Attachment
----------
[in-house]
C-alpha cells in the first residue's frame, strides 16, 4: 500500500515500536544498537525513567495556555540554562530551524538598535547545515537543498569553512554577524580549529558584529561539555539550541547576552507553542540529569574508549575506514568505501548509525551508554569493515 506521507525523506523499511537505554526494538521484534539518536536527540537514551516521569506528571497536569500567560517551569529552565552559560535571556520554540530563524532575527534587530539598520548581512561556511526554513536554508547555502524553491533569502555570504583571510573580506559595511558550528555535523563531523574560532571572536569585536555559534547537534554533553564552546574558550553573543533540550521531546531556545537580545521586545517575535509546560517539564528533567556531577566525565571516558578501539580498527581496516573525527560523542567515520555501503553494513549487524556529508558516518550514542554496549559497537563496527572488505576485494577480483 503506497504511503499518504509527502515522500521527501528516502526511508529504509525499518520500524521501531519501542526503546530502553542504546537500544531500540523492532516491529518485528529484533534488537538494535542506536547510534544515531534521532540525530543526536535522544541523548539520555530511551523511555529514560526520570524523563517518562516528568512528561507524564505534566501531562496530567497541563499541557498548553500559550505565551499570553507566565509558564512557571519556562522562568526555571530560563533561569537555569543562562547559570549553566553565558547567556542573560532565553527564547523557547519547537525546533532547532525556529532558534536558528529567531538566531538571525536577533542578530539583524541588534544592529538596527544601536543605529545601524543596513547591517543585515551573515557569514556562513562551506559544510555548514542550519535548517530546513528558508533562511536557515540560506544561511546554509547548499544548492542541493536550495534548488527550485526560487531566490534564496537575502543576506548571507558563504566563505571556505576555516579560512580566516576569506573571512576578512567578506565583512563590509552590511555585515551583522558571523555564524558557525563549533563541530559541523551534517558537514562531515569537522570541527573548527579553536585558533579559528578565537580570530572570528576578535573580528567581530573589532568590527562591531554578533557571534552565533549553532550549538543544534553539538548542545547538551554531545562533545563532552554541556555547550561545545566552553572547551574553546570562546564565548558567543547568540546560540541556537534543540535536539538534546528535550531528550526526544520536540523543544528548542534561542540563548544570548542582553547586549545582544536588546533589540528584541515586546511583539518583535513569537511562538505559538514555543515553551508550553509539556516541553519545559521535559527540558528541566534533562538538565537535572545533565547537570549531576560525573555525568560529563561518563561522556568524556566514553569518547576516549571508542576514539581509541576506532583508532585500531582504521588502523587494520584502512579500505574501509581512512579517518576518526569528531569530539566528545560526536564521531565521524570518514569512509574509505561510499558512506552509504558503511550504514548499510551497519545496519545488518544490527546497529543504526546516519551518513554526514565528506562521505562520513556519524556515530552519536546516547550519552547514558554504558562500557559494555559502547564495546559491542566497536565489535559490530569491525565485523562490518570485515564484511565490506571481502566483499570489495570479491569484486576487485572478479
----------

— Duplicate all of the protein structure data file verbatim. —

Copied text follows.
[in-house]
C-alpha cells in the first residue's frame, strides 16, 4: 500500500515500536544498537525513567495556555540554562530551524538598535547545515537543498569553512554577524580549529558584529561539555539550541547576552507553542540529569574508549575506514568505501548509525551508554569493515 506521507525523506523499511537505554526494538521484534539518536536527540537514551516521569506528571497536569500567560517551569529552565552559560535571556520554540530563524532575527534587530539598520548581512561556511526554513536554508547555502524553491533569502555570504583571510573580506559595511558550528555535523563531523574560532571572536569585536555559534547537534554533553564552546574558550553573543533540550521531546531556545537580545521586545517575535509546560517539564528533567556531577566525565571516558578501539580498527581496516573525527560523542567515520555501503553494513549487524556529508558516518550514542554496549559497537563496527572488505576485494577480483 503506497504511503499518504509527502515522500521527501528516502526511508529504509525499518520500524521501531519501542526503546530502553542504546537500544531500540523492532516491529518485528529484533534488537538494535542506536547510534544515531534521532540525530543526536535522544541523548539520555530511551523511555529514560526520570524523563517518562516528568512528561507524564505534566501531562496530567497541563499541557498548553500559550505565551499570553507566565509558564512557571519556562522562568526555571530560563533561569537555569543562562547559570549553566553565558547567556542573560532565553527564547523557547519547537525546533532547532525556529532558534536558528529567531538566531538571525536577533542578530539583524541588534544592529538596527544601536543605529545601524543596513547591517543585515551573515557569514556562513562551506559544510555548514542550519535548517530546513528558508533562511536557515540560506544561511546554509547548499544548492542541493536550495534548488527550485526560487531566490534564496537575502543576506548571507558563504566563505571556505576555516579560512580566516576569506573571512576578512567578506565583512563590509552590511555585515551583522558571523555564524558557525563549533563541530559541523551534517558537514562531515569537522570541527573548527579553536585558533579559528578565537580570530572570528576578535573580528567581530573589532568590527562591531554578533557571534552565533549553532550549538543544534553539538548542545547538551554531545562533545563532552554541556555547550561545545566552553572547551574553546570562546564565548558567543547568540546560540541556537534543540535536539538534546528535550531528550526526544520536540523543544528548542534561542540563548544570548542582553547586549545582544536588546533589540528584541515586546511583539518583535513569537511562538505559538514555543515553551508550553509539556516541553519545559521535559527540558528541566534533562538538565537535572545533565547537570549531576560525573555525568560529563561518563561522556568524556566514553569518547576516549571508542576514539581509541576506532583508532585500531582504521588502523587494520584502512579500505574501509581512512579517518576518526569528531569530539566528545560526536564521531565521524570518514569512509574509505561510499558512506552509504558503511550504514548499510551497519545496519545488518544490527546497529543504526546516519551518513554526514565528506562521505562520513556519524556515530552519536546516547550519552547514558554504558562500557559494555559502547564495546559491542566497536565489535559490530569491525565485523562490518570485515564484511565490506571481502566483499570489495570479491569484486576487485572478479